First Advisor

Katrine Barber

Term of Graduation

Summer 2022

Date of Publication


Document Type


Degree Name

Master of Arts (M.A.) in History







Physical Description

1 online resource (iv, 136 pages)


1898 marked the beginning of U.S. colonialism in the Philippines and the formation of the Oregon Historical Society (OHS), an organization that would later inherit a vast collection of Philippine and Spanish war booty from the defunct Battleship Oregon Museum. This thesis will explore the meaning of this war booty by recreating the context around its collection, accession, interpretation, and later descent into obscurity, drawing on the Battleship Oregon Collection of the OHS Research Library and institutional records of the OHS Museum as well as secondary sources that explore the colonial context around museum collecting. The first chapter will show how the Philippine-American War, 19th century traditions of wartime looting, and museum display in the early 20th century are tied together by a common thread of American imperialism. The second chapter will scrutinize the battleship Oregon’s years in Portland as a floating war museum, demonstrating that the ship's controversial presence was tied to the contentious place the wars in the Philippines held in the American public memory. Chapter Two will also analyze the Battleship Oregon Museum’s collecting practices, which at the organization's peak created one of the most significant collections--perhaps the most significant collection--of Philippine-American War booty in the country. The collection's transfer to OHS in 1959 following the Battleship Oregon Museum's dissolution will be the subject of Chapter Three. This chapter will follow the collection's fragmentation and partial neglect as a result of the collecting and display standards of the intervening decades, concluding with my experience discovering and documenting what remains of the Battleship Oregon collection as an OHS staff member from 2017 to 2020. The rediscovery of these materials at a time when OHS is incorporating decolonization into its institutional values does not conclude the narrative but encourages its examination within the context of the continuing legacy of U.S. imperialism in the Philippines.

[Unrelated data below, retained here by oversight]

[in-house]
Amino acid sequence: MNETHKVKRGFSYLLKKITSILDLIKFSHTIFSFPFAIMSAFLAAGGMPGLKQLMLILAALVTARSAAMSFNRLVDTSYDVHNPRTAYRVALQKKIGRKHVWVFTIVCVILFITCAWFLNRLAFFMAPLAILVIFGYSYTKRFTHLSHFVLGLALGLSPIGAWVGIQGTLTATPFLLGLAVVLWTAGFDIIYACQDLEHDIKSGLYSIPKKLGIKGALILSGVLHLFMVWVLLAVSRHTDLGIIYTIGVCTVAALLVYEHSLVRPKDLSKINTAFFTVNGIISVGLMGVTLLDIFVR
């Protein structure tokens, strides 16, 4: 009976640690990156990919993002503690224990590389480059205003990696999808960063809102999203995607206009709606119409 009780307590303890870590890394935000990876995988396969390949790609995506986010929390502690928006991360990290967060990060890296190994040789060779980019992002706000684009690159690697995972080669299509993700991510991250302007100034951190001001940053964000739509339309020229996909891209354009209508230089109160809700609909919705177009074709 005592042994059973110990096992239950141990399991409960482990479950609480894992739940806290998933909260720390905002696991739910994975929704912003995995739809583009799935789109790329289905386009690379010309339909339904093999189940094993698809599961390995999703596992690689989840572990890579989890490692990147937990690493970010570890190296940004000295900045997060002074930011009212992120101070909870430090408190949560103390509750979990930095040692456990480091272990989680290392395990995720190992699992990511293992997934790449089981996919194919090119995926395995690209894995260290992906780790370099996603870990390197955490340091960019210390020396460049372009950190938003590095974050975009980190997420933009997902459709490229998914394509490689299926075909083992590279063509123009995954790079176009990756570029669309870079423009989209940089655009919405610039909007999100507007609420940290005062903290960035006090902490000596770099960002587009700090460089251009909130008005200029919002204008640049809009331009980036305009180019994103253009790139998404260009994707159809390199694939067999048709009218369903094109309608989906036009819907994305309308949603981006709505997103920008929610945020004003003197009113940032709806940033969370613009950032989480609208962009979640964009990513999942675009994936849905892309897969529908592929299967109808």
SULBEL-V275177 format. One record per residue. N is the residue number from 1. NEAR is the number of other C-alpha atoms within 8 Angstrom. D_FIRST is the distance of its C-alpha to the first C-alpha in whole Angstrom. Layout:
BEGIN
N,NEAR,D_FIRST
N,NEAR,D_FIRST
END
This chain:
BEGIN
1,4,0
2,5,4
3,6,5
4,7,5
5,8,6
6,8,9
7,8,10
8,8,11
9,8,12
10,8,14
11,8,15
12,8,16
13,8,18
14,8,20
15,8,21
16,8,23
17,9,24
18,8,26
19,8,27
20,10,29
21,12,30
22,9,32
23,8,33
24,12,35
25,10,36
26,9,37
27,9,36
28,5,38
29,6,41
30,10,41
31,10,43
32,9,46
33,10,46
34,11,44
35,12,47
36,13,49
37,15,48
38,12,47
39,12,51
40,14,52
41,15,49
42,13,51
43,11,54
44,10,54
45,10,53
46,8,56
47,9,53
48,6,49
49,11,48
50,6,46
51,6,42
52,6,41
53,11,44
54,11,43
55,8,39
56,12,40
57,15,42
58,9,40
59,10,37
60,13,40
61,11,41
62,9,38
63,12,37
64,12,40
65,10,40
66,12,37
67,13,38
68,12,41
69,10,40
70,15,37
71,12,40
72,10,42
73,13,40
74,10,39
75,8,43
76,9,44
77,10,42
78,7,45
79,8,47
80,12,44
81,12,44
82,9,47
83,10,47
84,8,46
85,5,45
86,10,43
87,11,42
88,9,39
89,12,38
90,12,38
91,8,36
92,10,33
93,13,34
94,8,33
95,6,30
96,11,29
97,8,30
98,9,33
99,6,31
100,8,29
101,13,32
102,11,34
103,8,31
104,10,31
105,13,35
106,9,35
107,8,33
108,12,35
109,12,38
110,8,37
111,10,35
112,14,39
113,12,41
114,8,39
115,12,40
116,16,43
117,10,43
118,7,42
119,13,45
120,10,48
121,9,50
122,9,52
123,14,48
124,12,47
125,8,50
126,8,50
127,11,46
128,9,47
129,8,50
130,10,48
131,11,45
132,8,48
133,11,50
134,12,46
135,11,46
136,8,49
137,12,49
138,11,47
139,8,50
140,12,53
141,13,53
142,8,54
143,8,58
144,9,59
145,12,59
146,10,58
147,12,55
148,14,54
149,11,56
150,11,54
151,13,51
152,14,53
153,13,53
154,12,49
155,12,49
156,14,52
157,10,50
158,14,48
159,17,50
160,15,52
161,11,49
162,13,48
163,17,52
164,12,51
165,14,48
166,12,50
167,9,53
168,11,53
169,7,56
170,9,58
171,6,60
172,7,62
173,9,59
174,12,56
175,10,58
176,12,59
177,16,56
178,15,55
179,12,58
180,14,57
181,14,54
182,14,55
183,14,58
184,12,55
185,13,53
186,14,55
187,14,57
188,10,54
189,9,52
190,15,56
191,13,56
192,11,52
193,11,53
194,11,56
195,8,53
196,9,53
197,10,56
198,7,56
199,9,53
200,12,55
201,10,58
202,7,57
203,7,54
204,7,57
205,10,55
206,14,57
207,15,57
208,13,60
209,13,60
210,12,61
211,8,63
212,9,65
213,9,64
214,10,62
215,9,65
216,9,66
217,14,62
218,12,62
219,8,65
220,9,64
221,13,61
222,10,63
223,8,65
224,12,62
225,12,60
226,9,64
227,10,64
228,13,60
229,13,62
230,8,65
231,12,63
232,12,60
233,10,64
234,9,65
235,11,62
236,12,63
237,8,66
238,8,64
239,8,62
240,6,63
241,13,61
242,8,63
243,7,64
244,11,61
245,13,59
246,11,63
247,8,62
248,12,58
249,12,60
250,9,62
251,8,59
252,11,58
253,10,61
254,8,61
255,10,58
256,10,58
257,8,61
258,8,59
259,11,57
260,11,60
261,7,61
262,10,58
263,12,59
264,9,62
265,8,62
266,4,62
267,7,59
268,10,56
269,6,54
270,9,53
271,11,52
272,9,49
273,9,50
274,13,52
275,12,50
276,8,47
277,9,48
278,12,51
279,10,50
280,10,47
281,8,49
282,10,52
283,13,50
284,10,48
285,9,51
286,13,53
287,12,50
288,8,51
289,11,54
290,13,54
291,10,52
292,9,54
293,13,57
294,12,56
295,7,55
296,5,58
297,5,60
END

© 2022 Silvie M. Andrews

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